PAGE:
The Marketing Bureau

Specialist Marketing & Communications Resourecs



Oh For A Lovely Latté

By Brian H Meredith
From the NZBusiness Magazine "Marketing Maestro" Archive.
First published July 2003

Got any idea how much coffee there’s supposed to be in a latté? A double shot, that’s how much - 20 grams of coffee. Now, call me a Jaffa if you like (but you’d be wrong – I’m a Londoner now resident in Nelson) but my beverage of choice in the morning is, in fact, a latté – a classic, expertly prepared latté with its full ration of 20 grams of properly sourced, carefully stored and expertly ground and intricately prepared coffee. And how often can I get my hands on and my lips around a cup, glass or bowl of this liquid of the gods? All too rarely, that’s how often.

The most frequent problem that I encounter is the provision of a latté with a single shot or, just 10 grams of coffee which equates to a slightly brown, slightly flavoured drink of hot milk (then, of course, there are all sorts of other problems including lousy beans, careless grinds, over and under extraction, variations in steam pressure and water temperature and so it goes on)

And why does this tragic state of affairs exist?

 Because, like all too many businesses, cafés are not at all adept at giving me what they say they will or doing what they say they will do.

My perspective on this issue is a simple one – pop the word “latté” on your menu and you had better ensure that you know what a latté is and are willing and able to produce and deliver a latté as it is supposed to be. The reality, however, is that getting a classic latté (or, indeed, any other espresso based coffee) is a frustratingly hit & miss affair.

Business success is surely based on the ability of a product or service provider to make a promise to a customer and then deliver on that promise – sure, there’s a lot of other stuff too but isn’t this one of the fundamentals?

I have been developing a business opportunity in the past few months designed for the China market (SARS notwithstanding). One of the many pieces of the planning jigsaw was to explore if and how TradeNZ could assist me. I started at their website, browsed through the description of their services and decided that they may well be able to help. I fired off an email using a link on their site, described what my objective was and sat back and waited several weeks for no response.

Went back to the web site and tried again – fired off another email. Response – nothing.

Finally sent an email pleading for help –received a telephone call from a delightful lady who said all the right things and promised to get onto it. Fantastic.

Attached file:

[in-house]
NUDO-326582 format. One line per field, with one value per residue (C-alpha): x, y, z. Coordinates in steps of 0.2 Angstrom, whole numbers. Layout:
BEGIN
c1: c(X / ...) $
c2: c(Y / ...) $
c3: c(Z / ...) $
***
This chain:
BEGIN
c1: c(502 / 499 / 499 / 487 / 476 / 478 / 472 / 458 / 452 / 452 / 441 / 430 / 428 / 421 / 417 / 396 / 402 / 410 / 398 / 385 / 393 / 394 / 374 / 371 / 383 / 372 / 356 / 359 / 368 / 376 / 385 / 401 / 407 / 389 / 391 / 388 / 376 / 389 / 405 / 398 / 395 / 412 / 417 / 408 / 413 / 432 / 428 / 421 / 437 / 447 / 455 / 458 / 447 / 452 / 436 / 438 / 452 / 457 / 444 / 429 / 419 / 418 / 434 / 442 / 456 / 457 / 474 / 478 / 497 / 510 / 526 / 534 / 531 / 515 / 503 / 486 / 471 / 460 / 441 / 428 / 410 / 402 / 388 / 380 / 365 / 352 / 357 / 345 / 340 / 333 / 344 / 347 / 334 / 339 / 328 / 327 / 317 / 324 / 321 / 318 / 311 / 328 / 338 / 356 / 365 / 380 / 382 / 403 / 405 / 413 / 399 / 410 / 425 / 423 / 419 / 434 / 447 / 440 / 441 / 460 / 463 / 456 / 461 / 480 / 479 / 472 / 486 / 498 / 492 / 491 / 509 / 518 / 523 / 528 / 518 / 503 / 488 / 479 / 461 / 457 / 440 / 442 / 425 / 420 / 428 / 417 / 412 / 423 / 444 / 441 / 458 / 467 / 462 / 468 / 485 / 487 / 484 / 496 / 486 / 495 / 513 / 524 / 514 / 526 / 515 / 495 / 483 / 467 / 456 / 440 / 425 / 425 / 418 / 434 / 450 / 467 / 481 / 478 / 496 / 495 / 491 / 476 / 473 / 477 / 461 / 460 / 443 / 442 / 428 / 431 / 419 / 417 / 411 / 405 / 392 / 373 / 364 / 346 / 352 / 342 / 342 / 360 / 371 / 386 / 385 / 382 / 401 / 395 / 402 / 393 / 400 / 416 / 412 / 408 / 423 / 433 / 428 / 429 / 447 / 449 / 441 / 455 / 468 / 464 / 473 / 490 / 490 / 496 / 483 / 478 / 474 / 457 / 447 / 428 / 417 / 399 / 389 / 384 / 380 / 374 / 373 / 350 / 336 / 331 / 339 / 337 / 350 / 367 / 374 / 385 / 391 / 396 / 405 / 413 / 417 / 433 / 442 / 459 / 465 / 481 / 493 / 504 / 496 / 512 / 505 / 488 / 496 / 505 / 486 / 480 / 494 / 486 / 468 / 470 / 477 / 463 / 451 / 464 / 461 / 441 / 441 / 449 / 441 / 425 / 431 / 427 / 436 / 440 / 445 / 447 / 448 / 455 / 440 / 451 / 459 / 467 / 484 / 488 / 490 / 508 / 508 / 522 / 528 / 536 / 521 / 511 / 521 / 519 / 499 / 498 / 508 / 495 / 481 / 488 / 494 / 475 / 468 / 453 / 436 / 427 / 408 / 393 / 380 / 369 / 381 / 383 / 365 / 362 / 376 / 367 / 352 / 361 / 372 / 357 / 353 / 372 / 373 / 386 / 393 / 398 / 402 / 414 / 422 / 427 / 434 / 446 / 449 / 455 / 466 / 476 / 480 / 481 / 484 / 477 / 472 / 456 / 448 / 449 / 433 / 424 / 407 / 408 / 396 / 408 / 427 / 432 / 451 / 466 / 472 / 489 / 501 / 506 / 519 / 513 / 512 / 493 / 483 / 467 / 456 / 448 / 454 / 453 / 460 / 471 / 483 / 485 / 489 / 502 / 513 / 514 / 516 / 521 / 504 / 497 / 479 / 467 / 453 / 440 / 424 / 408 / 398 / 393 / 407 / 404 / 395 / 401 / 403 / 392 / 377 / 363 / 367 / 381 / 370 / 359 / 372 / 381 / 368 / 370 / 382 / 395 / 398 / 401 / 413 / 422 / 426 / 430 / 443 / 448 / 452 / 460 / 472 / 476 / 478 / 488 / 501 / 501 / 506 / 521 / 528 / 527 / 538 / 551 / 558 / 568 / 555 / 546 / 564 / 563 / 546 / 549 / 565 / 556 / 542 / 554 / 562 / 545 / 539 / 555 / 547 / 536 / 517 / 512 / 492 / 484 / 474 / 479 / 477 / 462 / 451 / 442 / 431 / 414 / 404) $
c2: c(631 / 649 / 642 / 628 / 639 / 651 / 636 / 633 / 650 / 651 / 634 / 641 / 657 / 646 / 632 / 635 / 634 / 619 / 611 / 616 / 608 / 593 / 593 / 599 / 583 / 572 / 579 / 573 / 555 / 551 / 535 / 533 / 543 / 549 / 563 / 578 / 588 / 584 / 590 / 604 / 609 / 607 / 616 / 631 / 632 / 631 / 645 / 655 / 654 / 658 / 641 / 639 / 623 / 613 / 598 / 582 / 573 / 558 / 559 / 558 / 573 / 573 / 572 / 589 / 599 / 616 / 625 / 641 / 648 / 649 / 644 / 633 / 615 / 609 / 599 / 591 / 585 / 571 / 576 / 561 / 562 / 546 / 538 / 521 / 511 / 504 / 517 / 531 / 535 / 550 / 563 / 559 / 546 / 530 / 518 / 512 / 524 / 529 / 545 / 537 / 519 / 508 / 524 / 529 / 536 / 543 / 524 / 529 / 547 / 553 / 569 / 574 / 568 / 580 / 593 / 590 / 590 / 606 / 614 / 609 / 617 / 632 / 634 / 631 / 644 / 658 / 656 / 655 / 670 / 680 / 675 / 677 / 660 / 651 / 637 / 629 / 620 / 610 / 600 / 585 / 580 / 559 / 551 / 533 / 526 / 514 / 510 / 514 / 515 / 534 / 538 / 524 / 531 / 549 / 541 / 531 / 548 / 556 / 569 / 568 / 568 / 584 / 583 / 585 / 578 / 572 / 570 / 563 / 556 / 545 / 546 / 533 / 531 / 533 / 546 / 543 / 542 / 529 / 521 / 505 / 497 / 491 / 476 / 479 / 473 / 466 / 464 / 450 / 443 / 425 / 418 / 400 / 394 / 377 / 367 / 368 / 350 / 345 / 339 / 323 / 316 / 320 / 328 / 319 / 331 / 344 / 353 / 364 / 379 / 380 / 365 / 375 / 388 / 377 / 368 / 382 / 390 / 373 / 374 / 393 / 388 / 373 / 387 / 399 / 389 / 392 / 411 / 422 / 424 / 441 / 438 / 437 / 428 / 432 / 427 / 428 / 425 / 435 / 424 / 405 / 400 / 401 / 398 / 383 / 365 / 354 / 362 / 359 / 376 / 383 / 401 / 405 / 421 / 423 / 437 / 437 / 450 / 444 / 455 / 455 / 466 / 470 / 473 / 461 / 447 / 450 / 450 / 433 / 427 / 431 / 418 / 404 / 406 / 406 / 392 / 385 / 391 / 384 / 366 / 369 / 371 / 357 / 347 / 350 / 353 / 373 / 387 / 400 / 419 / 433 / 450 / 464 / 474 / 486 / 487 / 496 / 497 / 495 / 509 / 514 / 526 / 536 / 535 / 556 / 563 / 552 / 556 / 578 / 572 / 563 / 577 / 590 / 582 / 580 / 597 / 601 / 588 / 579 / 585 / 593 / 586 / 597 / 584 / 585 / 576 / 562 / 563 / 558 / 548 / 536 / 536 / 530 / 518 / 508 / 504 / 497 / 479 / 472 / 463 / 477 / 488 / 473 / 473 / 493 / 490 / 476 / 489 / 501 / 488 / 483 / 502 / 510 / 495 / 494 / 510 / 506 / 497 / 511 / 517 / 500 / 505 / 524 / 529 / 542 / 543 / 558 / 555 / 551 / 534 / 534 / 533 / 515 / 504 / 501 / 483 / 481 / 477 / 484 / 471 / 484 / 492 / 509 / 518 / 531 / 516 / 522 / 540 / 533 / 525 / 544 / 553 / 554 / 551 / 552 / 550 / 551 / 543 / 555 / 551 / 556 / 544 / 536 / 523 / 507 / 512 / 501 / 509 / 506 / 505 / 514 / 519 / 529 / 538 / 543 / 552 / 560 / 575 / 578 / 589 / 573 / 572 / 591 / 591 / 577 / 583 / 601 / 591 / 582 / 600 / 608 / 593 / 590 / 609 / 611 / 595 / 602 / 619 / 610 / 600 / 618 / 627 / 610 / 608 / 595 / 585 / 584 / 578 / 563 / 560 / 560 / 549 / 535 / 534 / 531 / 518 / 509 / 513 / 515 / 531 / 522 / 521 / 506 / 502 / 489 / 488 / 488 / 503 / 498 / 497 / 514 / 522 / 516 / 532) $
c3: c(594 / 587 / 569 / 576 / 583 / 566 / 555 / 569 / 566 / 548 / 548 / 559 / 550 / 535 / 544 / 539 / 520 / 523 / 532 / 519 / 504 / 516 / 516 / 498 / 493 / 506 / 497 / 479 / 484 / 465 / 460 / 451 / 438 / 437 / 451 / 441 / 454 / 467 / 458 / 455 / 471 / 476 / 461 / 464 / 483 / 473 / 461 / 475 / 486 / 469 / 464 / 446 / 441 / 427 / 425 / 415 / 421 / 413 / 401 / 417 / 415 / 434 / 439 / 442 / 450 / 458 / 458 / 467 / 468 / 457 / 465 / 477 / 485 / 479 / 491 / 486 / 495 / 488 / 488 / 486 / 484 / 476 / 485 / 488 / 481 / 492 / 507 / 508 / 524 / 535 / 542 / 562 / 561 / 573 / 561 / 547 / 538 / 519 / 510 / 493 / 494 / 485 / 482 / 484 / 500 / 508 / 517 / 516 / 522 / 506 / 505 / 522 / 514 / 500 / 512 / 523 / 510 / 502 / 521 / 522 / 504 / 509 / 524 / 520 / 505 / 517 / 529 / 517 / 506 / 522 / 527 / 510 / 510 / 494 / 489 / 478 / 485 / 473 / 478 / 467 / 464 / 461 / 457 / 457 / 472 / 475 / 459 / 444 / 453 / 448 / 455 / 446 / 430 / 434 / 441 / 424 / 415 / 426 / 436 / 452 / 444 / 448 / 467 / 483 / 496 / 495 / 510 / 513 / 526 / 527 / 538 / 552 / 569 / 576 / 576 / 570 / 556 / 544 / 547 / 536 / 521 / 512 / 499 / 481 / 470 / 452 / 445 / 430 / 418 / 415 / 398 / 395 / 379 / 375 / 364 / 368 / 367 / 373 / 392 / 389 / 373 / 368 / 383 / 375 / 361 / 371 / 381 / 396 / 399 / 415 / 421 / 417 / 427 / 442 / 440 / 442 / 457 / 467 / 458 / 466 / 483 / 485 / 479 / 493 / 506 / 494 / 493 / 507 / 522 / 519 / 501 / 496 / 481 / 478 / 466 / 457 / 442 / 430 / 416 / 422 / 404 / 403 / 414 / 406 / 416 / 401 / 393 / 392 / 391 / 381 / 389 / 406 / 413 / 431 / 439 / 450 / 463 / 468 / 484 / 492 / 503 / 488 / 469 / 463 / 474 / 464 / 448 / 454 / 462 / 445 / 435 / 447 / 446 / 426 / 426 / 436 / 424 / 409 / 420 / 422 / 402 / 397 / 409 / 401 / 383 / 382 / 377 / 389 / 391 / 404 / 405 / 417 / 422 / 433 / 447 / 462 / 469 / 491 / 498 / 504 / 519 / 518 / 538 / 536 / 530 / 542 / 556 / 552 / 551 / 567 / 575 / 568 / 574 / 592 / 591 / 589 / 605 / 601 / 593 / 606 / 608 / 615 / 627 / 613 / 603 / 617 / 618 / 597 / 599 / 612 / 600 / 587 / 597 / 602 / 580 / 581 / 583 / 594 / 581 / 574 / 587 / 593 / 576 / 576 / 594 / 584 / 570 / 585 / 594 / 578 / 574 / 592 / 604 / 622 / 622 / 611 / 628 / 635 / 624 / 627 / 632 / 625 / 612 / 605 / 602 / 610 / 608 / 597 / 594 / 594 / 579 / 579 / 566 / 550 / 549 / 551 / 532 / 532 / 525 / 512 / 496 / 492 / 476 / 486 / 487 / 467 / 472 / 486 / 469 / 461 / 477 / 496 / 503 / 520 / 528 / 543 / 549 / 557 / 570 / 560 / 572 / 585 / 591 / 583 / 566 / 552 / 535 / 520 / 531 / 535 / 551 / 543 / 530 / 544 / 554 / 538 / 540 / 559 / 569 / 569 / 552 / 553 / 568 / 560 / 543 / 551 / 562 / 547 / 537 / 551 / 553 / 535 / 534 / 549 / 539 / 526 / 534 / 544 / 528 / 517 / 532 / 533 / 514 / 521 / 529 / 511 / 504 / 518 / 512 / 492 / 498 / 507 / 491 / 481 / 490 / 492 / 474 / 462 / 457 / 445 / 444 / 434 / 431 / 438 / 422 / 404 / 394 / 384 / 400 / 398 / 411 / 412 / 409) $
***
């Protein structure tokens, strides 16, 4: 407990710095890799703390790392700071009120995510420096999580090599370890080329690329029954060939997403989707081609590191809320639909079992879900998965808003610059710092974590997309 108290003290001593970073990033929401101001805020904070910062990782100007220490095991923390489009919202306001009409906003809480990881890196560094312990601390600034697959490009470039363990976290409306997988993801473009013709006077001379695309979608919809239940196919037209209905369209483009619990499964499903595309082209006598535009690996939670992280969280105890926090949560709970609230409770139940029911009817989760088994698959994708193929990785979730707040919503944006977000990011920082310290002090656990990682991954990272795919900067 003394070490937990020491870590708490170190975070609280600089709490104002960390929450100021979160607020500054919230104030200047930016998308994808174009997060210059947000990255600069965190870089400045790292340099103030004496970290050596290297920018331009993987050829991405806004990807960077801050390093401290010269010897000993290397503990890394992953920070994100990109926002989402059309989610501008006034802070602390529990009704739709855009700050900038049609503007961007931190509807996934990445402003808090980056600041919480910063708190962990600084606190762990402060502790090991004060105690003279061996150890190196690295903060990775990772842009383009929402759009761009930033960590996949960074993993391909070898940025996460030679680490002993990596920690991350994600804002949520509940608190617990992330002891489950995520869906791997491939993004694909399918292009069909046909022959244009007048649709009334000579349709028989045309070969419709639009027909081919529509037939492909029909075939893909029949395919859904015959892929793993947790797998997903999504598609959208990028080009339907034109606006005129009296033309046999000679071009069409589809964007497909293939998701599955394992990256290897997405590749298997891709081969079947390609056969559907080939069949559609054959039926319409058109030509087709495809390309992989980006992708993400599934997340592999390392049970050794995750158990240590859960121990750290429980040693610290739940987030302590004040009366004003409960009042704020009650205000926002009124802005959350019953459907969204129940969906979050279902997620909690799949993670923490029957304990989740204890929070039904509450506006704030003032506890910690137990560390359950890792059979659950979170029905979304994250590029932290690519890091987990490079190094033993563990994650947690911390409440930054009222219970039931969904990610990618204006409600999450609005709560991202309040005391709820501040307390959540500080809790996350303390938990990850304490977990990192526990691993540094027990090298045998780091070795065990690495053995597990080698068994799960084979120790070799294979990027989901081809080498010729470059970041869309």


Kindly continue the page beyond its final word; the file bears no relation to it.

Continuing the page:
Except for one tiny, little detail. She didn’t do it.

Same question again – how hard can it be to do what you say you will do? To deliver what it is that you promise?  Isn’t it fundamental?

Several months ago I purchased a pair of trousers and attempted to purchase a second pair but in a different colour. As the store didn’t have my size in the second colour (I hate that!) they undertook to order them for me (a tiny bit irritating because I don’t do delayed gratification at all well). Several months later I am still waiting for the call (and you can bet your life that the $1500 jacket that I am wanting to purchase will now be looked for elsewhere).

Same question again – how hard is it? Promise then deliver. Offer then fulfil. Say then do. Basic good business (isn’t it?)

My 12 year old son is an energetic sought of a chap who is given to doing the occasional daft thing like helping to unpack the grocery shopping and then swinging a 2 litre bottle of milk around his head until it flies out of his hand, hits the floor in the dining room and explodes it contents all over the light coloured carpet.


Call the carpet cleaners, explain the problem and am reassured by the promise that they’ll be here in the morning and in the blink of any eye we’ll never know the milk was ever spilt.


They lied.

Two weeks later the carpet stinks and the stains are visible. Sure, I’ve called them and they’ll be back to try and rectify it. But its so darned irritating. So time consuming. And if they can, indeed, rectify it, why in heaven’s name did they fail the first time?

If your business is carpet cleaning and you don’t clean carpets what’s going on?

If your business is coffee and you can’t make coffee, what’s all that about?

If your business is menswear and you can’t supply menswear, help me understand that?

As a humble Marketing Consultant, one of the truly gold plated pieces of advice I can give you is this:  Deliver what you promise – it’s a breakthrough marketing concept and it works.

Brian H Meredith


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